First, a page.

Home Back to Blog Photography Sailing CV Contact
I’ve been a big fan of a local MA brewery’s smoked black lager for some time now, certainly one of my favourite local brews. It’s one of those few beers that tastes fantastic on draft, but still bottles really well too. It’s even better still on nitro – stout-like colours, some roasted notes and creamy mouth feel make beer gas the best way to enjoy this beer.
I decided to try brew a clone of this, modifying the stock Schwarzbier recipe from Northern Brewer. I’ve always done extract brews, where the malt used in brewing is extracted from the grain in liquid form. The other type of brewing, all grain, involves an additional step extracting the sugars from grain a
t a very specific temperature.
Unfortunately for me, there’s no such thing as smoked malt extract – so I had to do a hybrid between these two methods of brewing called a partial Mash.
Along with the Northern Brewer kit recipe, I also had at my disposal an all-grain clone recipe of Smoke & Dagger. Combining the two in Brewer’s Friend gave me this recipe:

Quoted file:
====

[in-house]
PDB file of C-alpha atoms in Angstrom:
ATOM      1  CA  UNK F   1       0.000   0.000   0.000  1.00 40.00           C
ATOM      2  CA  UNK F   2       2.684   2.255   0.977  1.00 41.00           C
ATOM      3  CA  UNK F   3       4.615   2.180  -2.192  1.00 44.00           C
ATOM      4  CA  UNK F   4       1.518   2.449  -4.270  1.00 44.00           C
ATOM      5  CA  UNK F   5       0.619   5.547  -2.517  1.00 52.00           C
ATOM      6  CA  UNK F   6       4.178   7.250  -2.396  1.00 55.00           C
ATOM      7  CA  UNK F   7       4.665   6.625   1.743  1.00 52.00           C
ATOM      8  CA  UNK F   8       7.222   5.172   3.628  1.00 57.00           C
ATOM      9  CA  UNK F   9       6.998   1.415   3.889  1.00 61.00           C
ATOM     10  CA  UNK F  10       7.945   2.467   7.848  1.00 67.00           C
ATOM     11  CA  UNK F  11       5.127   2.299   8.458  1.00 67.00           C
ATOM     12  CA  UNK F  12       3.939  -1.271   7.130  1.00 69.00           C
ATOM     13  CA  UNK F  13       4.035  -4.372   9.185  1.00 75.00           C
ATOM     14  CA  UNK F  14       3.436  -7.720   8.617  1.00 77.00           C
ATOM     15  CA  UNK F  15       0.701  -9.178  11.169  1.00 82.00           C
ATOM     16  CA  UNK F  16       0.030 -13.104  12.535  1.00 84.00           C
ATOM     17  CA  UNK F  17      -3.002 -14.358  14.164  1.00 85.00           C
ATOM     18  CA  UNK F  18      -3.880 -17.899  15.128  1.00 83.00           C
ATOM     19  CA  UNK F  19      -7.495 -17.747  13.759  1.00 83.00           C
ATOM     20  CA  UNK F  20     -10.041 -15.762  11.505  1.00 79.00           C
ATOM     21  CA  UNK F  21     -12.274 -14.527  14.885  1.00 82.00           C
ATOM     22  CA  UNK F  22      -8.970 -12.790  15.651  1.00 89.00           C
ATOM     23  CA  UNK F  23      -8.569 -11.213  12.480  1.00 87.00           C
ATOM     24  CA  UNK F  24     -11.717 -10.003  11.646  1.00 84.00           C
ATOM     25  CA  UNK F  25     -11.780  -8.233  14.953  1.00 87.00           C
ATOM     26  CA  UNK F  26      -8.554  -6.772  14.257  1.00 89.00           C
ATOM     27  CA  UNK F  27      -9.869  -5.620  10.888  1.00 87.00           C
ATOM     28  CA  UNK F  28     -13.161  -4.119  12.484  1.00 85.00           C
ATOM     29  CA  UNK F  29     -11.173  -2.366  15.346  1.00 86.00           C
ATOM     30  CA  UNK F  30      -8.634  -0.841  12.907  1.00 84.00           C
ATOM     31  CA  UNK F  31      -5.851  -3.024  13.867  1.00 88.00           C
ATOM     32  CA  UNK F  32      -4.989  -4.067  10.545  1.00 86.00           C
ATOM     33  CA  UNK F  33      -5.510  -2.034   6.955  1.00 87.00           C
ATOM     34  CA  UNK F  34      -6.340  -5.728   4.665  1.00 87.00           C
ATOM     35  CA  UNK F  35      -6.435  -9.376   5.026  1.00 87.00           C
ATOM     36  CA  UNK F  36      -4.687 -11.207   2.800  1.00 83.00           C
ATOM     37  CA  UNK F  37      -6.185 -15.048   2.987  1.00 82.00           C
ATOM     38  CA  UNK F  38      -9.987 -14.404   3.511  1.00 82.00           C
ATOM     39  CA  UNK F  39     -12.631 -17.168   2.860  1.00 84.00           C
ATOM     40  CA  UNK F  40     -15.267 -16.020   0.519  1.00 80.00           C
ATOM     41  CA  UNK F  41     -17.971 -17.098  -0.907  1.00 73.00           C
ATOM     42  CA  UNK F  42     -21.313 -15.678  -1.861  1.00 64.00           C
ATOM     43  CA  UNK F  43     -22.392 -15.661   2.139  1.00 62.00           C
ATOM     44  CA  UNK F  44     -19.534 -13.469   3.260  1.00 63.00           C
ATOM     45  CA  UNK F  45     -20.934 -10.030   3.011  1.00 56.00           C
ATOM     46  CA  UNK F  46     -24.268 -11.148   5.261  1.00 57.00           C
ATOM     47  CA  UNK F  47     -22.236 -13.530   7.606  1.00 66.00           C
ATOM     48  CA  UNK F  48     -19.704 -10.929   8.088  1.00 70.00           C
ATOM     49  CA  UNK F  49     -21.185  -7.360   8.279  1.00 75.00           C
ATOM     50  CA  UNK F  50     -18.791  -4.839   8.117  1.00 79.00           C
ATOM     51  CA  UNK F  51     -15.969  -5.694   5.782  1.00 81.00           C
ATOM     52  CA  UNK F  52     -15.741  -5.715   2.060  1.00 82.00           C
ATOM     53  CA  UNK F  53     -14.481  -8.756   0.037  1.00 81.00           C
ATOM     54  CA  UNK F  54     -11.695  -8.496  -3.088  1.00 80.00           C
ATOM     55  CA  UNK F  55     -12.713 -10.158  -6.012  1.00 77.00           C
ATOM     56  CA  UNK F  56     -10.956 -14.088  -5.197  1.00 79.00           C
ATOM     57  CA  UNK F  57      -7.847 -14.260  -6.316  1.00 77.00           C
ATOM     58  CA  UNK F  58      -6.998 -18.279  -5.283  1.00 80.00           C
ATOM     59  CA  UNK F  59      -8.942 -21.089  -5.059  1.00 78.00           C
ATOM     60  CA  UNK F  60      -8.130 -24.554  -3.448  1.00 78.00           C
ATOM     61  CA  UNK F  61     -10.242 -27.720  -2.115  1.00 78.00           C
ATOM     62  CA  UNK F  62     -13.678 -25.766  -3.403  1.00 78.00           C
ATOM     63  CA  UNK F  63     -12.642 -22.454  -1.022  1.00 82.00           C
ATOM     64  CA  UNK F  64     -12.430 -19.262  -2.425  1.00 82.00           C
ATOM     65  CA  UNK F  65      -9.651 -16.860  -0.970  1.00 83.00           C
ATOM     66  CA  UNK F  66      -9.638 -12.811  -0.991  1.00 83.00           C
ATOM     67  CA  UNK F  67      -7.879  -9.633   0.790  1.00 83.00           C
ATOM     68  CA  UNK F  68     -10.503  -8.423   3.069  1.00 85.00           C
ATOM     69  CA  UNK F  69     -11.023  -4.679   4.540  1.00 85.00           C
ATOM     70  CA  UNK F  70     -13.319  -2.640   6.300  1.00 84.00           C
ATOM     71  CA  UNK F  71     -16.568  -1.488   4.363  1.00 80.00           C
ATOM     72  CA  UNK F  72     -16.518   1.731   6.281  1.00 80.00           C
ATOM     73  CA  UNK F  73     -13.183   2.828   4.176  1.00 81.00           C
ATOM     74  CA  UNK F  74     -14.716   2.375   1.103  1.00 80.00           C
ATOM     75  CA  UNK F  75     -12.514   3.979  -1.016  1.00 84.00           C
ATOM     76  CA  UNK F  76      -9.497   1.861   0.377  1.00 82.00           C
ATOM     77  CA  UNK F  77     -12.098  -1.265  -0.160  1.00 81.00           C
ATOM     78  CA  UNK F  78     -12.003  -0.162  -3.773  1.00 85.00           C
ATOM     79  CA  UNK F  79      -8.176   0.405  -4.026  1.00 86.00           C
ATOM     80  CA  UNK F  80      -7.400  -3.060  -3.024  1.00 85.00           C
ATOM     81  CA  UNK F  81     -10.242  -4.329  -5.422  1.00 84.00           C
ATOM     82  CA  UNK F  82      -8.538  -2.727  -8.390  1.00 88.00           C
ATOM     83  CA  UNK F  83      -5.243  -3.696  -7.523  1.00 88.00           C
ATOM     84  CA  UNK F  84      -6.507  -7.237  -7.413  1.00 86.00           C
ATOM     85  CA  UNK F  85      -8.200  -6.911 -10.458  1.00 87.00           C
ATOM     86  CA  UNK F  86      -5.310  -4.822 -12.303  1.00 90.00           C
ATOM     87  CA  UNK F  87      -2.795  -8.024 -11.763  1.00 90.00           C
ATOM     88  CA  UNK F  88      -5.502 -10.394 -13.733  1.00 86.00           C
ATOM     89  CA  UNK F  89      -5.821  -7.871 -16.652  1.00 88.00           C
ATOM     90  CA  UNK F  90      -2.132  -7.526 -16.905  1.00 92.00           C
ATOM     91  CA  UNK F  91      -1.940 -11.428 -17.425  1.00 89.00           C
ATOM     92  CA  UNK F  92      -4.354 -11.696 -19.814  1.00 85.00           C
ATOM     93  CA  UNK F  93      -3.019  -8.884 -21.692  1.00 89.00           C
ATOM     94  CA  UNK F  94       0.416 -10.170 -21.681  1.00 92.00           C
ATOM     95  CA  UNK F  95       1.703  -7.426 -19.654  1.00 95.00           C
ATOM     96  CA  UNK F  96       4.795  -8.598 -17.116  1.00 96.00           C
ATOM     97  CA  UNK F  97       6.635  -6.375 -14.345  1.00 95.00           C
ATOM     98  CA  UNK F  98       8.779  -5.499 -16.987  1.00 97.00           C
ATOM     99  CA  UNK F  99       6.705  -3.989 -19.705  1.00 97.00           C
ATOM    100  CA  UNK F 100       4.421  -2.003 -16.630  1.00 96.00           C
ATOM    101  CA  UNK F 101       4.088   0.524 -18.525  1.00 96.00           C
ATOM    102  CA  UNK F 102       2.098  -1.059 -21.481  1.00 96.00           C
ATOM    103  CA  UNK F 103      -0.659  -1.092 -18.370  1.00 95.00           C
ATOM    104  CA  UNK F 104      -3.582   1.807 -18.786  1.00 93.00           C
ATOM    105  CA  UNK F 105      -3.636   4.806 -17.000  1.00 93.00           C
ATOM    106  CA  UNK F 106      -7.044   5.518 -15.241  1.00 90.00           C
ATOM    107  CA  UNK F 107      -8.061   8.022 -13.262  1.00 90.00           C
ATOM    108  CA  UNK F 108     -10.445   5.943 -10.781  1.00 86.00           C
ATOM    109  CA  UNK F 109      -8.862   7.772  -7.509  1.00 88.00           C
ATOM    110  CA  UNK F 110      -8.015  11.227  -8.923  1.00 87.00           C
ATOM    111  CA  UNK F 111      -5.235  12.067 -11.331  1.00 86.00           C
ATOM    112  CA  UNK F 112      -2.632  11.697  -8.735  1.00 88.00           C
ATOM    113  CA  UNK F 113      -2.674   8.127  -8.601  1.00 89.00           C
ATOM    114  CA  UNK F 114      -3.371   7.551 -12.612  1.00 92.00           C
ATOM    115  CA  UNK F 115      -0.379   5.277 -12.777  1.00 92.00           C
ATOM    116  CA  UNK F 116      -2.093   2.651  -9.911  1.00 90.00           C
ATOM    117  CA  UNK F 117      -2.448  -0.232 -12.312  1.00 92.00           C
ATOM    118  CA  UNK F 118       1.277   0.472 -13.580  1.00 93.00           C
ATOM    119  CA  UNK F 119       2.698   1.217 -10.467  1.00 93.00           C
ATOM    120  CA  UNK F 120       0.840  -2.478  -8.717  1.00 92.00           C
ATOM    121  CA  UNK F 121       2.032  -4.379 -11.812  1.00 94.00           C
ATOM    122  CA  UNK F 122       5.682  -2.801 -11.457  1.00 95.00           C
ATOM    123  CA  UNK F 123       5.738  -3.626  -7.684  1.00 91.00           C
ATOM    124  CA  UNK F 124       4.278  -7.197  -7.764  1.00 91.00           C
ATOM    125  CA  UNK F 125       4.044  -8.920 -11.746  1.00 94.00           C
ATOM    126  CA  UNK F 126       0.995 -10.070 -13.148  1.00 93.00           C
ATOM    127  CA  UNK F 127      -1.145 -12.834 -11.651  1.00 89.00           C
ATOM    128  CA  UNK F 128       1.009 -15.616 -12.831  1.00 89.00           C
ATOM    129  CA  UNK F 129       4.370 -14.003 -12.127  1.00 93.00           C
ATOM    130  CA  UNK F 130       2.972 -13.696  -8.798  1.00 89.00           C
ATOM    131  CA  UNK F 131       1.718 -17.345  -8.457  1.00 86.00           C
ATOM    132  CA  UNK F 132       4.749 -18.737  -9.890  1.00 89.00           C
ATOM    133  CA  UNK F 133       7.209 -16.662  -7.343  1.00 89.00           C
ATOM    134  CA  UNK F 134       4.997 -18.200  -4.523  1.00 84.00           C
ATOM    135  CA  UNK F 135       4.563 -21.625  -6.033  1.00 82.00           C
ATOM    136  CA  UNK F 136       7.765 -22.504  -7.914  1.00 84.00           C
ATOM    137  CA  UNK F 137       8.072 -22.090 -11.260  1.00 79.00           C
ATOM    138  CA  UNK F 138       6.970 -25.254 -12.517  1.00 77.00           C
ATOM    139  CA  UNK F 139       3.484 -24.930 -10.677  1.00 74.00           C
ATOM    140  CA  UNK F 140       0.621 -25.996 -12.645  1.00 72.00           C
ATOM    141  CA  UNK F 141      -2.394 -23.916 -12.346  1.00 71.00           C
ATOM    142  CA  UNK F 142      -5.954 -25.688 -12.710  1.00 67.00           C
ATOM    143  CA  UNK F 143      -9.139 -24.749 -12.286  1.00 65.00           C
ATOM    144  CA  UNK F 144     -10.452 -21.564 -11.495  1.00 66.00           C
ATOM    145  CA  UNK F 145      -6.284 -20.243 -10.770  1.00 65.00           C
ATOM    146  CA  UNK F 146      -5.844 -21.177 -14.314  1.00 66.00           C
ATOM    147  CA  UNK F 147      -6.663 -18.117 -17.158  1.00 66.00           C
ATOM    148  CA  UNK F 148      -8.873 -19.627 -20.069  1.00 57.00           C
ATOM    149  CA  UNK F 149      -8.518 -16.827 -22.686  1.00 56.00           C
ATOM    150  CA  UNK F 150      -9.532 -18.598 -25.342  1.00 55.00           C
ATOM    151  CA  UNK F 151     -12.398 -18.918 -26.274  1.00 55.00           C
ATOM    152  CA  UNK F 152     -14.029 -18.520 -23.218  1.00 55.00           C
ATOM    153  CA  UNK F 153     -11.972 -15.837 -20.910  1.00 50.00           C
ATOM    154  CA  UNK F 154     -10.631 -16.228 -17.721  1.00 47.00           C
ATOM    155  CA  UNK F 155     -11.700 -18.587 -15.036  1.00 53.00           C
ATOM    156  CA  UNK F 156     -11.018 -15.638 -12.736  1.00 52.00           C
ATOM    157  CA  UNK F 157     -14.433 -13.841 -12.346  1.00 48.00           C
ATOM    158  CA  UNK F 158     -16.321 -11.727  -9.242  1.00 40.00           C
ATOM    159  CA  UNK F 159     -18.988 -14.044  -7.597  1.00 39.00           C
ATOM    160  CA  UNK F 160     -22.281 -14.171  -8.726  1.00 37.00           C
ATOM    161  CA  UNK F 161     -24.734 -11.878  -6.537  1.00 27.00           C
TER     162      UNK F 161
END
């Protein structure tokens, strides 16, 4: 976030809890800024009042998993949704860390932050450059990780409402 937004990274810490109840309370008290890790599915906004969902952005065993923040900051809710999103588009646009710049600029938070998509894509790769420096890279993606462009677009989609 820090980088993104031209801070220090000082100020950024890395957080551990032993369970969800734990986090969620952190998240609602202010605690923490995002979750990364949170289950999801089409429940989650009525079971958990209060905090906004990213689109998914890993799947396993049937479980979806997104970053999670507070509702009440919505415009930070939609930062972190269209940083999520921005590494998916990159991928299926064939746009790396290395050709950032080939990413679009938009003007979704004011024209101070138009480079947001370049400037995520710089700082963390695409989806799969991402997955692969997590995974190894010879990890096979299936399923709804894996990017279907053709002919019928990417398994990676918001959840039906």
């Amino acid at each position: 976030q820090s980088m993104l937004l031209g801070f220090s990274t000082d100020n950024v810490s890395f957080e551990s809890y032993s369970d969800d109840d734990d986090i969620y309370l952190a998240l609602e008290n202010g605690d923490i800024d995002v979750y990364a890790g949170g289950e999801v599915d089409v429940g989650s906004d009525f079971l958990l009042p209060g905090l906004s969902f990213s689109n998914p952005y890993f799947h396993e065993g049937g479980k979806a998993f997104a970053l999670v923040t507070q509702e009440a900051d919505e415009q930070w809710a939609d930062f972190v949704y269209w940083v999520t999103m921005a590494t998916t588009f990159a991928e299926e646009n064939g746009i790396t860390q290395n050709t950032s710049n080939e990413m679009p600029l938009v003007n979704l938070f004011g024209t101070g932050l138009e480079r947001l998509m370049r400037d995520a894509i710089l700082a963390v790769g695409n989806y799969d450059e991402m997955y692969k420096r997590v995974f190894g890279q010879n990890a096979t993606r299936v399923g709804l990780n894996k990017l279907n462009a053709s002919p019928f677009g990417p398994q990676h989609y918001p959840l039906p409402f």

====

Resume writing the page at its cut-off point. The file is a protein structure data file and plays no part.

1 lb Dry Malt Extract – Dark
6 lb Liquid Malt Extract – Munich – (late addition)
0.5 lb German – Carafa III
0.5 lb German – CaraMunich III
3 lb Weyermans Smoked malt
1Oz Perle Hops @ 60mins
Wyeast – Bavarian Lager 2206 (Pitched with starter)
The brew itself was relatively straightforward, but for the partial mash. Mashing 3lbs of grain in muslin bags is quite difficult, and balancing each bag individually in a small strainer while sparging is a two-person job.
The wort spent 2 weeks, 4 days in primary. Then, the fermenter went straight into the kegerator for lagering. The beer spent 6 weeks lagering, during the last two of which the beer was on CO2 being carbonated.
Here’s the numbers from gravity check:
Now, the most important part – how did the beer turn out?
After pouring, there’s a brown-white coloured head. As with any smoked beer, the smoke comes through most in the aroma – combined with notes of munich malt. Now, the taste. I was quite worried I’d over-done the smoke character with such a large quantity of malt – but it turns out, not at all. It’s very subtle, the perfect balance for most. For me, I’d have gladly taken some more smoke – but 5 gallons is a lot, so I wanted a crowd pleaser.
Besides smoke, the beer tastes dark and caramel sweet – I’d hope professionals would describe things like coffee and chocolate – that’s what I’m getting. It’s got stout-like qualities, much alike the original Smoke & Dagger this recipe was inspired by.
What would I change? The malt-derived sweetness was a little to the fore at first, but as this beer ages (or lagers?) further in the kegerator, it’s getting better. Did the yeast not convert all of the sugars left in the malt? Was there not enough hop bitterness to balance this sweetness? Not sure – something to tweak for next time!
I’m remarkably pleased with how this turned out, and looking forward to experimenting in the future with more smoked malt.